*** The DPJ behavior with regard to the counterterrorism bill can be explained in a similar way as the result of the lack of a specific mandate and the existence of significant internal dissent.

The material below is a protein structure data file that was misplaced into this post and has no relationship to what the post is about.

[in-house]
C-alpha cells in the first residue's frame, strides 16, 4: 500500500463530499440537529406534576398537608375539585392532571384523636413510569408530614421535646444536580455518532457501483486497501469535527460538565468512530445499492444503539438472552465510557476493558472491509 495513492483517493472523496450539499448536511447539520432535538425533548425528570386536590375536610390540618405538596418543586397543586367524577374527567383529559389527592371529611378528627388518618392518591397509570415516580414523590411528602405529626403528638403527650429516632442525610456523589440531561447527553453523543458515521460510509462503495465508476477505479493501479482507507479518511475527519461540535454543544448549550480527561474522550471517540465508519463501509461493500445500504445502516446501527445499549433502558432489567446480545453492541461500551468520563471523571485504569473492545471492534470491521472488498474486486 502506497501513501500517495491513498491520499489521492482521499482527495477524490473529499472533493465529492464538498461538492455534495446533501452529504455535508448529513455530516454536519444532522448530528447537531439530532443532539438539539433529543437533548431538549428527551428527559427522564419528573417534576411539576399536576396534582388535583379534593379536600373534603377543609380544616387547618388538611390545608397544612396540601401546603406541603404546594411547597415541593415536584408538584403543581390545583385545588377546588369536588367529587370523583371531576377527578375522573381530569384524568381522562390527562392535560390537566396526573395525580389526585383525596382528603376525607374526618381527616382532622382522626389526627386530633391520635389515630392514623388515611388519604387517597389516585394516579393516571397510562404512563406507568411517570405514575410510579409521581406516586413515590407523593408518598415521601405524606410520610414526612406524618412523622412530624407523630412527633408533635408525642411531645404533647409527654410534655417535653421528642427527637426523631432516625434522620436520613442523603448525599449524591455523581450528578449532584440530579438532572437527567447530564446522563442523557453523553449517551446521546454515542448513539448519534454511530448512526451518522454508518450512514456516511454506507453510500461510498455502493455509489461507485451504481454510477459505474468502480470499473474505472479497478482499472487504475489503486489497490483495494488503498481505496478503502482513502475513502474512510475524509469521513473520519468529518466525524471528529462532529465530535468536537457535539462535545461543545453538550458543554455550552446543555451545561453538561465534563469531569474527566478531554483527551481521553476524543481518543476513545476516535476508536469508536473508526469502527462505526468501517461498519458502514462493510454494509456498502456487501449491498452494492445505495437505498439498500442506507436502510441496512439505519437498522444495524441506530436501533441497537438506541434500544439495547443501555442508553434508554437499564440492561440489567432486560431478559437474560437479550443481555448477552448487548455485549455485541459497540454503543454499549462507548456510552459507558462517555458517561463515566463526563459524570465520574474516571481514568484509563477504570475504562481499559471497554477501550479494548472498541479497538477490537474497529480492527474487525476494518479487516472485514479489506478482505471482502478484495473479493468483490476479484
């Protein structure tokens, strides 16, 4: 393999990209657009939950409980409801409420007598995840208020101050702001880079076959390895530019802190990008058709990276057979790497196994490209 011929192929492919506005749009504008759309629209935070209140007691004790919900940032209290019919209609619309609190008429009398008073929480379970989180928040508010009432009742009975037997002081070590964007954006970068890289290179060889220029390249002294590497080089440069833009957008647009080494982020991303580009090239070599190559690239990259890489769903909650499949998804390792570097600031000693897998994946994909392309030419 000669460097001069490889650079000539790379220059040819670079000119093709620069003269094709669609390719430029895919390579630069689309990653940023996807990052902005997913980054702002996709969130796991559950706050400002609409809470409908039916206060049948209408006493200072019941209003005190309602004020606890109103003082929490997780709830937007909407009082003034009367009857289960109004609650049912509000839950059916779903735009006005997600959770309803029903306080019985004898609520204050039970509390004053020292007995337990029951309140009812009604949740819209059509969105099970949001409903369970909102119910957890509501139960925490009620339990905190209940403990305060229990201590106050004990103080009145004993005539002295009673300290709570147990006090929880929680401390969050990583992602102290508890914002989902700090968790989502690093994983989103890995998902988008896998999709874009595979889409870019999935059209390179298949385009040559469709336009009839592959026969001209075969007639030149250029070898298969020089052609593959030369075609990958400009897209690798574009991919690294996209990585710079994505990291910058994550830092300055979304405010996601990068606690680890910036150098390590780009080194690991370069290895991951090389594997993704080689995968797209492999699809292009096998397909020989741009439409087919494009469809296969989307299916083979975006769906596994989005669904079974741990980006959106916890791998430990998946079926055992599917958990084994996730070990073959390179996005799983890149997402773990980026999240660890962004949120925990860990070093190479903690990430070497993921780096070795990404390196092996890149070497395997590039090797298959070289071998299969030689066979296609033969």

**** Mr. Kan’s admonished Mr. Ōe for insinuating that he would leave the DPJ if necessary to support the extension and insinuated that he give up his seat, since he was only a proportional seat holder. It appears to be forgotten in the discussion of this issue is that Mr. Ōe has a substantial following in Wakayama Prefecture, where he had a long political career as a second-generation before he ran successfully on the Liberal Party ticket (under Mr. Ozawa, as did Mr. Watanabe) for a proportional seat in the Upper House. In fact, it is reasonable to assume that the personalized votes he received (which enabled him to beat out the DPJ candidates with fewer personalized votes; the sum of party votes and all personalized votes determines the number of seats each party gets, but in the DPJ’s case, it appears to have chosen not to give preference to any of its candidates in the July election so the candidates with the most personalized votes gained all the seats) come exclusively from Wakayama. Thus, Mr. Ōe can claim a mandate of his own and as a practical matter could plausibly take with him a substantial number of electoral votes and a support machine whose loyalties are to him and not to the DPJ itself. That is why I think that Mr. Kan’s veiled demand only appeared to cover his defection from the party. Note that Mr. Watanabe, also a proportional candidate (and with a large home constituency of his own) was not similarly threatened. It goes without saying that Mr. Yamashita, with his prefectural district seat, was not either. All this suggests that unless the DPJ leadership can plausibly threaten dissenters for their next elections, voting in favor of the extension will not affect their status as Upper House members in any significant way.